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Get Your Groove On: Basic Swing Notation
Jay Asher on Sun, May 7th | 0 comments
Notating swing has always been difficult, and various techniques have emerged over the years. Jay Asher explains what they are and how to approach this task.

The great Duke Ellington penned a song, “It Don’t Mean A Thing If It Ain’t Got That Swing” and most musicians live by that credo.  It has to have a groove. But in his day, it literally meant swing. So what is “swing” really? Benny Goodman, the King of Swing said it was “free speech in music.” But my favorite definition was provided by Fats Waller, who replied when asked, “Lady if you gotta ask, you’ll never know.” I think that unless the listener is very young, we all know it when we hear it.

 

Writing Swing

As you can hear, it is a two-element beat when an accented longer note is rhythmically paired with a shorter one. Here is what Logic Pro X’s Score Editor thinks I played:

But that is neither correct or sight readable. If you put that in front of a pop/jazz musician, his/her eyes will cross, because it won’t look at all like what is expected to be seen, and if you put it in front of a Classical musician, they will try to play exactly that, and man, it sure will not swing!

Here is how it is traditionally written:

But surely that isn’t correct? Those are straight 8th notes, not swing. But as I say, that is how it came to be notated when most popular music had some degree of swing, back in the ‘30’s. 40’s, and even after that.

What it actually is, however, is this:

Again, no player really ever wanted to have to sight read that, so the convention came into place of writing straight 8th notes with the understanding that this was what was intended.

Shuffle VS Swing

Shuffle is a variant of Swing where the first note is generally hit a little harder and the second note is shorter.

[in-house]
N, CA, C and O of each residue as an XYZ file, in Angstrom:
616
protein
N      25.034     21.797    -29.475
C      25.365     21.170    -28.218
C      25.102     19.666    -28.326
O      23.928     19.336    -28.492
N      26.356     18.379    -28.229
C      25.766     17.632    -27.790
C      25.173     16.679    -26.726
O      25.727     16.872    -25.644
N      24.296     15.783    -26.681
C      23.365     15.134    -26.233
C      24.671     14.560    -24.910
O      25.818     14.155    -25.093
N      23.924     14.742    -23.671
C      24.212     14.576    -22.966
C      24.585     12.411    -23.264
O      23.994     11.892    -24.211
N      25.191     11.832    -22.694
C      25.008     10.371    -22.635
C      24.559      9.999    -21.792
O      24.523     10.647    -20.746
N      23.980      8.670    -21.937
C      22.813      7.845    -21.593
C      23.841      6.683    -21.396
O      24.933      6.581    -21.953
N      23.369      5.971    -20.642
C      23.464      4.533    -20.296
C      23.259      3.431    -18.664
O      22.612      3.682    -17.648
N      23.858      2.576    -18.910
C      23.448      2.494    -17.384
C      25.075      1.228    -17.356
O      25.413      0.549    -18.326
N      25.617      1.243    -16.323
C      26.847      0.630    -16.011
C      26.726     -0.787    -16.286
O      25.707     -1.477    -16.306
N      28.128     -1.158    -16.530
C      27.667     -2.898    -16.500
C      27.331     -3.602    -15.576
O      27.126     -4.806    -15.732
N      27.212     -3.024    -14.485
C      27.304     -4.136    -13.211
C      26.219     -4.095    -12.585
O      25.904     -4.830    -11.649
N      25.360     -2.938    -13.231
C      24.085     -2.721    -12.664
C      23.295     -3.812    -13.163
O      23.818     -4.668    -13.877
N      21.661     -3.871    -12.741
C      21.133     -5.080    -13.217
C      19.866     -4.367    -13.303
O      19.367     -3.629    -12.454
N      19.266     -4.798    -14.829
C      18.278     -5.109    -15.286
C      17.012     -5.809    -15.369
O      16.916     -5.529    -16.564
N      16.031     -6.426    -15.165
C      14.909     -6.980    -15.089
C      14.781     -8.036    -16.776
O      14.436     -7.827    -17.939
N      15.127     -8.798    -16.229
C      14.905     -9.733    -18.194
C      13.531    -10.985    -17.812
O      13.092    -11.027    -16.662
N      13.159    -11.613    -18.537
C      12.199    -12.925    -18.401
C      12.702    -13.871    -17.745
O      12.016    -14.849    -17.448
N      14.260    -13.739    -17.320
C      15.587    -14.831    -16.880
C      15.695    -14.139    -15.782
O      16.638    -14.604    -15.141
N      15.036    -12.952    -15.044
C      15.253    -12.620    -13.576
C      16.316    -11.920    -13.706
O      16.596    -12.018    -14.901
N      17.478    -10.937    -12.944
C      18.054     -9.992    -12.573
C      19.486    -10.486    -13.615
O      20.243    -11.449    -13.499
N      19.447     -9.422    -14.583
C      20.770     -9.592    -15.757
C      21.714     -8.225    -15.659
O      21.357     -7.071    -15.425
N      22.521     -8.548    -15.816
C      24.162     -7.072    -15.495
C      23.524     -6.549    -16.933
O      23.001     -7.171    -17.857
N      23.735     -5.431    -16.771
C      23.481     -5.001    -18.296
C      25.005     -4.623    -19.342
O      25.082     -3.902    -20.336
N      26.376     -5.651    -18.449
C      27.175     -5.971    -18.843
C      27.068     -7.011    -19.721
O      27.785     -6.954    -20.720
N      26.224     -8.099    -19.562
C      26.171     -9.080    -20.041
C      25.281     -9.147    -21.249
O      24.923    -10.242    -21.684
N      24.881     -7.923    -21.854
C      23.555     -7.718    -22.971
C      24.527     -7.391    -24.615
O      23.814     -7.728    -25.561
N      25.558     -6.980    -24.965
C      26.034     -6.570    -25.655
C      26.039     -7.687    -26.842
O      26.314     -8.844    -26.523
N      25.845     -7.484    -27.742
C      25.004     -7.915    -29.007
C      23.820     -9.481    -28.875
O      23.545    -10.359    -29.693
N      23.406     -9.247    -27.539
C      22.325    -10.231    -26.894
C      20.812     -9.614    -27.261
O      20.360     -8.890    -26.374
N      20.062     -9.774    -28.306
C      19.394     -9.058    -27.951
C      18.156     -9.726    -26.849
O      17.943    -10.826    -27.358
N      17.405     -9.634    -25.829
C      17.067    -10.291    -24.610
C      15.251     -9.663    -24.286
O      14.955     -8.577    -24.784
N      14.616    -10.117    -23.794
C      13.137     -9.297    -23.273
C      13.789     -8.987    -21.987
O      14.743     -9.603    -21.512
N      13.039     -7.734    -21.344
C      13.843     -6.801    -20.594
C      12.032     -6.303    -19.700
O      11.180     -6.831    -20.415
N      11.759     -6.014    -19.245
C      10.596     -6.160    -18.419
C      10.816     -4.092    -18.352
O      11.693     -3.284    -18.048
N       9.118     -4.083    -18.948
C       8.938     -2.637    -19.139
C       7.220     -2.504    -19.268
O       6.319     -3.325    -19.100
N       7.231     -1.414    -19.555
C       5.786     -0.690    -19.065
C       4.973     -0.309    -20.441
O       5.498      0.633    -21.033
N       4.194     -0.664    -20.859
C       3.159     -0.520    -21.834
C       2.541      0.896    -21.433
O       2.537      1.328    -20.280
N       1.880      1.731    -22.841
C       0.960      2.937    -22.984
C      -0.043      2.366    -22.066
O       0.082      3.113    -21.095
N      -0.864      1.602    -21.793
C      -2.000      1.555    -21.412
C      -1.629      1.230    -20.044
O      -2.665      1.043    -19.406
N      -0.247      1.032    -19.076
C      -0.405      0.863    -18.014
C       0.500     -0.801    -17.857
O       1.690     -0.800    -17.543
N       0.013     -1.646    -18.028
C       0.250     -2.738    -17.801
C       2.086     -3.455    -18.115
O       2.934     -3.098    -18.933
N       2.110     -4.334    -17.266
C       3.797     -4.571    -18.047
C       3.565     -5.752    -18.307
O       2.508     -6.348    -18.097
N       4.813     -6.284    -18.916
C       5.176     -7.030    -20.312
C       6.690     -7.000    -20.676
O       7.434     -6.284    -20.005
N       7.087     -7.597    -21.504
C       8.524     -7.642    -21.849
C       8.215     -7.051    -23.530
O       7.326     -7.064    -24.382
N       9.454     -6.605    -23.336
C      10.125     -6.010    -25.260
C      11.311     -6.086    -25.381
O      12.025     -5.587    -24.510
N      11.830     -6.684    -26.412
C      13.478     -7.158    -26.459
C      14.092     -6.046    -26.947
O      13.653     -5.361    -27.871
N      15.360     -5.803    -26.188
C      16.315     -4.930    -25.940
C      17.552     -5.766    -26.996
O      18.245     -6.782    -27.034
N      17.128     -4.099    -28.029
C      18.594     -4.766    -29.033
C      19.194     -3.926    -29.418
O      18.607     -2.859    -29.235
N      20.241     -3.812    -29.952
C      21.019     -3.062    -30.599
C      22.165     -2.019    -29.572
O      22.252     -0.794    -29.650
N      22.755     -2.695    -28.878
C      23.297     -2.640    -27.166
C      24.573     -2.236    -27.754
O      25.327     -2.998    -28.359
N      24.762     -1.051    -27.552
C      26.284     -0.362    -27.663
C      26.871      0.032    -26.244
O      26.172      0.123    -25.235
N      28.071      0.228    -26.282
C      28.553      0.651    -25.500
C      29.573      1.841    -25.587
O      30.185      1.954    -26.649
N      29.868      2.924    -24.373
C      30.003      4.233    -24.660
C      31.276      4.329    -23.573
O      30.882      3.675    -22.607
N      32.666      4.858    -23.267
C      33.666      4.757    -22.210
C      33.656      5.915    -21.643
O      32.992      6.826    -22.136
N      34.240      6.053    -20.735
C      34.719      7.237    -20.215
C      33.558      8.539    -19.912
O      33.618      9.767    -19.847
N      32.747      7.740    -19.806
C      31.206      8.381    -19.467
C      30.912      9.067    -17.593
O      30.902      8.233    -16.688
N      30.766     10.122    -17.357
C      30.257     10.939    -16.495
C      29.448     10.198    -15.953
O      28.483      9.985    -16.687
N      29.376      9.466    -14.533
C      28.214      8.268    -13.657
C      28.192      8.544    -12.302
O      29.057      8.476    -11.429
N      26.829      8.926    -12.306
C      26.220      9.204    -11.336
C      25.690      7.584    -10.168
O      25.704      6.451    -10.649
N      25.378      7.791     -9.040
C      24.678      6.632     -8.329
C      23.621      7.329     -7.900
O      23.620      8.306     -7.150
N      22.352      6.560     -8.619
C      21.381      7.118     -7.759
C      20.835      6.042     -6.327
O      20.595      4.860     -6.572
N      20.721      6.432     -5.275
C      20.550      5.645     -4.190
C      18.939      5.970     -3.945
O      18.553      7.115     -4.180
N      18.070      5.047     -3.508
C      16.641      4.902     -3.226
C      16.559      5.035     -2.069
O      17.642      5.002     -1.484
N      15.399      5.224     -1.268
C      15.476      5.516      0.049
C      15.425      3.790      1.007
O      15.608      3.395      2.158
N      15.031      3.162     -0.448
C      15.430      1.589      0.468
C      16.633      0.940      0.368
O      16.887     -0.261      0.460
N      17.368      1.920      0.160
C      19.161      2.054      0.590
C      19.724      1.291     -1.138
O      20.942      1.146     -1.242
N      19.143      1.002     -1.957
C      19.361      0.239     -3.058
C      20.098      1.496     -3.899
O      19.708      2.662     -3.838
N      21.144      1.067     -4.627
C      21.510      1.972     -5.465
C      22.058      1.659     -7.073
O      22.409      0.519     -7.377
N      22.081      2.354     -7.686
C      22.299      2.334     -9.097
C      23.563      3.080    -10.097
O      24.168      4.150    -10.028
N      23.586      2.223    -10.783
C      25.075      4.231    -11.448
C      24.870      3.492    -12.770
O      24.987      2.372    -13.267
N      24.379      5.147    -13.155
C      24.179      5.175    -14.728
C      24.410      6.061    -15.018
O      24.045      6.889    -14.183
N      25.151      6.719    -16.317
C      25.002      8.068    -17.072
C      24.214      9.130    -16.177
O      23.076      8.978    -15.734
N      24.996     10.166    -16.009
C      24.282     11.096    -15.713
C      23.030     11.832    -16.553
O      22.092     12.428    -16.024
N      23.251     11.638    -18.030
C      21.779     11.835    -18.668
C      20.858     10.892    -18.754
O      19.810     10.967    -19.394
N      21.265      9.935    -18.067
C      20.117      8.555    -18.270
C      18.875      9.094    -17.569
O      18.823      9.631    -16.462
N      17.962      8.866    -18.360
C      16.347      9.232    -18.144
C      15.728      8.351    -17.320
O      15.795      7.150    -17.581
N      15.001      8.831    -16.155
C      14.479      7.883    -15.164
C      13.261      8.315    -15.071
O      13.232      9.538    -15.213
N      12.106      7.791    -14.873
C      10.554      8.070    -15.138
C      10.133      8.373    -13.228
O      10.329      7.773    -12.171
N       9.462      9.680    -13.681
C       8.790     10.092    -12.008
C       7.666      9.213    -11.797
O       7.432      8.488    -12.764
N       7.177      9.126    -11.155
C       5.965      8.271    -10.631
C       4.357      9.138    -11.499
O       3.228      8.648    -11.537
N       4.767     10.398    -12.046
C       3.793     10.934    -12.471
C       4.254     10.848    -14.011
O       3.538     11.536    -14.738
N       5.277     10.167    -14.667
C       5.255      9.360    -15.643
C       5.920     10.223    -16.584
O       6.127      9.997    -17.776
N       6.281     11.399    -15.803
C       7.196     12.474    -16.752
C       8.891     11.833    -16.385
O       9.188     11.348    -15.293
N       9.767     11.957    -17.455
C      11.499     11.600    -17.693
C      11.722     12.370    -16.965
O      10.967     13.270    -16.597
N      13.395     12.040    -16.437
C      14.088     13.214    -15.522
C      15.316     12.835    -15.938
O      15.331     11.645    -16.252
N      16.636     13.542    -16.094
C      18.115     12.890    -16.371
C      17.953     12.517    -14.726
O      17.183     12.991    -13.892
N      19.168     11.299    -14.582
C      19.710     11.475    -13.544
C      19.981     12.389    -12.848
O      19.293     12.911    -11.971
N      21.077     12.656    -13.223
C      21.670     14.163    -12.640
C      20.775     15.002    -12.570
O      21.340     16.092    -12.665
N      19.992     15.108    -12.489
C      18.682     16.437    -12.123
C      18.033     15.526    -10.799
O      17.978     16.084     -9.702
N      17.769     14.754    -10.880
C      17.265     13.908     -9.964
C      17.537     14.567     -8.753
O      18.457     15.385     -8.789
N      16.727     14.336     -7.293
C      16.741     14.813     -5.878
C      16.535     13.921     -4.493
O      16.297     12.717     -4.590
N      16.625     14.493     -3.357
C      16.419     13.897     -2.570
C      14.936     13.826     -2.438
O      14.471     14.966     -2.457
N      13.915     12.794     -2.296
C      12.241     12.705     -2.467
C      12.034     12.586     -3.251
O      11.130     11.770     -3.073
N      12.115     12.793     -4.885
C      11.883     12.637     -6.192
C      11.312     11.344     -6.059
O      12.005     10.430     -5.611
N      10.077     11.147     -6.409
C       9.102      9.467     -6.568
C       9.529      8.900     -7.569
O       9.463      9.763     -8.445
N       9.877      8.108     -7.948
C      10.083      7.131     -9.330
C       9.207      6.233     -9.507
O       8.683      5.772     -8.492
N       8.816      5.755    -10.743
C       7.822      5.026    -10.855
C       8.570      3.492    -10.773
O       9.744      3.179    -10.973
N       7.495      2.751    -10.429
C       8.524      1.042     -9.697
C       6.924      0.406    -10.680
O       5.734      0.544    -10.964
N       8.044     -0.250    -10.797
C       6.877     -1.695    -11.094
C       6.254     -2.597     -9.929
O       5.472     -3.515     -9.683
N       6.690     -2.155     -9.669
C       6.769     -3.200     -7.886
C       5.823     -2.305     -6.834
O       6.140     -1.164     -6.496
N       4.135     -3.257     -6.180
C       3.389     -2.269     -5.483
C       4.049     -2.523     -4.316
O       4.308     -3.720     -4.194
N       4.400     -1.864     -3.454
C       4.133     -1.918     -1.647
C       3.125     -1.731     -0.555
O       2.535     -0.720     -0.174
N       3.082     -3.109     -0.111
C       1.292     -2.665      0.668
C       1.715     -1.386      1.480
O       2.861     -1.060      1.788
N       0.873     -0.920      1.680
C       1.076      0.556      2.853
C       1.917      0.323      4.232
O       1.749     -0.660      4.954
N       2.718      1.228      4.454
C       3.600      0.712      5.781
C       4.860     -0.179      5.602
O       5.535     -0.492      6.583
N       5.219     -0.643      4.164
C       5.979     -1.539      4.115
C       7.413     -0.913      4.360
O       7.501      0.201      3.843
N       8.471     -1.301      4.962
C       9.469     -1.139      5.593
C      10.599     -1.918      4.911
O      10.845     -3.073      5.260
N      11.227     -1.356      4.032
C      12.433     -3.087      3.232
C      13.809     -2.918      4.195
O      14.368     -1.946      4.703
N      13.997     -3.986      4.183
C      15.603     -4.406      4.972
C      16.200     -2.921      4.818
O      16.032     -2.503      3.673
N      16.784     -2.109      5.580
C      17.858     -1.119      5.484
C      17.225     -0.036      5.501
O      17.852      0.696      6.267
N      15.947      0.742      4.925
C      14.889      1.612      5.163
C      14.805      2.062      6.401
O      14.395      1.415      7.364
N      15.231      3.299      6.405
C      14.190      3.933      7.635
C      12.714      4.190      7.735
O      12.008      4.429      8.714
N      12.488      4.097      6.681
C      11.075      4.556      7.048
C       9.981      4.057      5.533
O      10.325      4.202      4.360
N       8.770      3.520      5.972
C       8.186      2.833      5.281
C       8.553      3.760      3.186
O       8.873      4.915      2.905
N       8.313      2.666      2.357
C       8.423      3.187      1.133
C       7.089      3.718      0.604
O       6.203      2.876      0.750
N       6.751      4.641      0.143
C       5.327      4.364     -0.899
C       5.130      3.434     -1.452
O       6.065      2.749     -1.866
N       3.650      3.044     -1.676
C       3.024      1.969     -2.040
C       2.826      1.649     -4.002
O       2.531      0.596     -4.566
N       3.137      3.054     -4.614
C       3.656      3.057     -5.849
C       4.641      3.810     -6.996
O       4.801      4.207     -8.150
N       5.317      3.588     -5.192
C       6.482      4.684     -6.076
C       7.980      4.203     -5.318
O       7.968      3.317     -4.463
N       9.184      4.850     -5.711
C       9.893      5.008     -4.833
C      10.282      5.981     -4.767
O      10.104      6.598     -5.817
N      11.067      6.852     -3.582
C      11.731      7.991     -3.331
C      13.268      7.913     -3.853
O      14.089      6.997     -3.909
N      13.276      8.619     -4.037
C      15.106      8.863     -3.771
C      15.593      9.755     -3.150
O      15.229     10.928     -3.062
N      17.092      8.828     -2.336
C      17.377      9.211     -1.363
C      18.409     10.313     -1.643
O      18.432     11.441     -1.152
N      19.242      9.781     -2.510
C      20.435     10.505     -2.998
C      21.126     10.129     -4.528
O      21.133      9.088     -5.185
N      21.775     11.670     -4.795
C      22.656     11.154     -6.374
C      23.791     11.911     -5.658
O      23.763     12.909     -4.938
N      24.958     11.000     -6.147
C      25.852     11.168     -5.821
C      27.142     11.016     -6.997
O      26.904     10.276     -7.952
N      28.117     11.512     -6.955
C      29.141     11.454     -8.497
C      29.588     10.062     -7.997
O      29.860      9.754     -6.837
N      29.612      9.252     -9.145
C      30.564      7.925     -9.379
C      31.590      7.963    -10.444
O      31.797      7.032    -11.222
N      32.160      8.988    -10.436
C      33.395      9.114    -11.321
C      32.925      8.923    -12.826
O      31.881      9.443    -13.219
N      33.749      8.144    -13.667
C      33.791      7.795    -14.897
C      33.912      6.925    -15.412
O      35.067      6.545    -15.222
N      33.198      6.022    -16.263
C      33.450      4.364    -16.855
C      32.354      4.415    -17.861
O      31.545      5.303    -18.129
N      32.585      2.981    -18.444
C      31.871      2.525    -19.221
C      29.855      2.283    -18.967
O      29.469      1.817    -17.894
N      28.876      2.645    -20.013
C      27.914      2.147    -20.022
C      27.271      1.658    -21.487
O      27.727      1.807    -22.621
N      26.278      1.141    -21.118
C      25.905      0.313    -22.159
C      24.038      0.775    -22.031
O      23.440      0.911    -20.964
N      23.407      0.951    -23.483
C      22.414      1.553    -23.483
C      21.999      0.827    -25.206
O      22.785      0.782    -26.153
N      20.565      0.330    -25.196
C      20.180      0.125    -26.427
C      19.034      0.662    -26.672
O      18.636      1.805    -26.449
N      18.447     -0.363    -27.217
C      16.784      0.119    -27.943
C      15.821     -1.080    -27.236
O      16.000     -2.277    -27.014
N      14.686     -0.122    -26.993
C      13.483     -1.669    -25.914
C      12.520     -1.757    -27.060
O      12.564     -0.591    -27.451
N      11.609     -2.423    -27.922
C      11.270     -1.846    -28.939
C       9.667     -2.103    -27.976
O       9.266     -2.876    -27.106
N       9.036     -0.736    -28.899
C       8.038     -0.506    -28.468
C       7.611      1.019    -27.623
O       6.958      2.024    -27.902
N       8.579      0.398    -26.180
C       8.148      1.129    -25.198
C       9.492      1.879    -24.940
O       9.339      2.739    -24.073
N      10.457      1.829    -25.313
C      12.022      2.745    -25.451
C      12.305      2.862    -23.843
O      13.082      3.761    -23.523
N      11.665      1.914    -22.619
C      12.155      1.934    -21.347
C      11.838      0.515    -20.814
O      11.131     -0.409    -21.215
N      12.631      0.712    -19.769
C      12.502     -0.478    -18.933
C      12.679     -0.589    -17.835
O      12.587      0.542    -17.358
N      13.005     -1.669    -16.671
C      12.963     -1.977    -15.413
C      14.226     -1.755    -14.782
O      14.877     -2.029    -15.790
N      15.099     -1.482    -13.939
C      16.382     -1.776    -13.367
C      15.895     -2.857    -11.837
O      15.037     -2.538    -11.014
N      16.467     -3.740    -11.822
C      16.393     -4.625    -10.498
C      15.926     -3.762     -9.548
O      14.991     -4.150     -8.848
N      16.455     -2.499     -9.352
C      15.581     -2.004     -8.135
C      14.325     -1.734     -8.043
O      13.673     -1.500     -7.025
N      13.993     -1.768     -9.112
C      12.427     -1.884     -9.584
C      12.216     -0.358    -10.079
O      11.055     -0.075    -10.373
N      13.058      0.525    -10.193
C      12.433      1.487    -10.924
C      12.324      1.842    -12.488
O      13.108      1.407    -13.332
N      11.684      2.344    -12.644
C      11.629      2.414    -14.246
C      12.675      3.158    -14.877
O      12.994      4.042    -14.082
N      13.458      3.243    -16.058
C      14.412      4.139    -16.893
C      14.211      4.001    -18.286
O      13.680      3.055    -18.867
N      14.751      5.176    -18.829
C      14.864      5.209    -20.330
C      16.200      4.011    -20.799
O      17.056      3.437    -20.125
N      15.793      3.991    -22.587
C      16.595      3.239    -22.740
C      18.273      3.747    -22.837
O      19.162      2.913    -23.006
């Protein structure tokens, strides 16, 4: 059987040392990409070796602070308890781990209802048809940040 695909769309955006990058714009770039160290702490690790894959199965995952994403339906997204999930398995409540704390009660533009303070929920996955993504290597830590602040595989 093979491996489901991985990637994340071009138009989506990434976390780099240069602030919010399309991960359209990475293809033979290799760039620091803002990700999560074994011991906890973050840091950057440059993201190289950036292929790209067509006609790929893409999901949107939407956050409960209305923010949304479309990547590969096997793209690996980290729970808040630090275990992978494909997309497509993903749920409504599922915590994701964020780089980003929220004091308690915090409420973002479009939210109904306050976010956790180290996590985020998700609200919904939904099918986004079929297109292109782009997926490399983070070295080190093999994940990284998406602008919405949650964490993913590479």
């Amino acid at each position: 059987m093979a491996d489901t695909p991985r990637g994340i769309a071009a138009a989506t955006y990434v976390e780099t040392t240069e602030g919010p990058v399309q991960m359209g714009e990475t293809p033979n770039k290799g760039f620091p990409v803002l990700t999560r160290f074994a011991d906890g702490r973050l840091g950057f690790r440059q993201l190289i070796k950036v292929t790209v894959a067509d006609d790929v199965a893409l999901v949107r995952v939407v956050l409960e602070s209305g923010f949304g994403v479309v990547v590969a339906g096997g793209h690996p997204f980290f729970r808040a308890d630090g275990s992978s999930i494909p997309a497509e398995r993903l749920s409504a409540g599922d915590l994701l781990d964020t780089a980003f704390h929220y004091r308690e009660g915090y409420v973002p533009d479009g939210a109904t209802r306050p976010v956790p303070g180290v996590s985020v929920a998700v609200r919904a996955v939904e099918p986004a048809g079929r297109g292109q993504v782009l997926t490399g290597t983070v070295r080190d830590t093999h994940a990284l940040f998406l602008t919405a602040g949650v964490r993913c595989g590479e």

Again, Logic Pro X’s Score Editor sees it as this:

But players want to see it written this way:

When Swing Doesn’t Really Swing

If you have ever attended a wedding or bar mitzvah, then you have probably heard some swing music that was kind of bouncy, sort of Swing, sort of Shuffle, but somewhere in the middle. (Think “Raindrops Keep Falling On My Head” or “Can’t Smile Without You.”)

It used to be referred to as Society Band music and the dance generally performed to it is known as a Foxtrot. Nowadays, you might see it called MOR (middle of the road) Swing. On sheet music, you might see it written as this:

 

Sometimes however, there is no difference in the way it is written other than musicians either already know or are instructed to “play less jazzy.” (Yes, bandleaders have literally said that to me.)

If you want to listen to a great example of the essence of Swing feel in a more modern context, while it is not technically Swing, check out Stevie Wonder’s “Sir Duke” from his “Songs In The Key Of Life” album. 

Learn music theory from beginner to advanced with these video courses in the AskAudio Academy.

 

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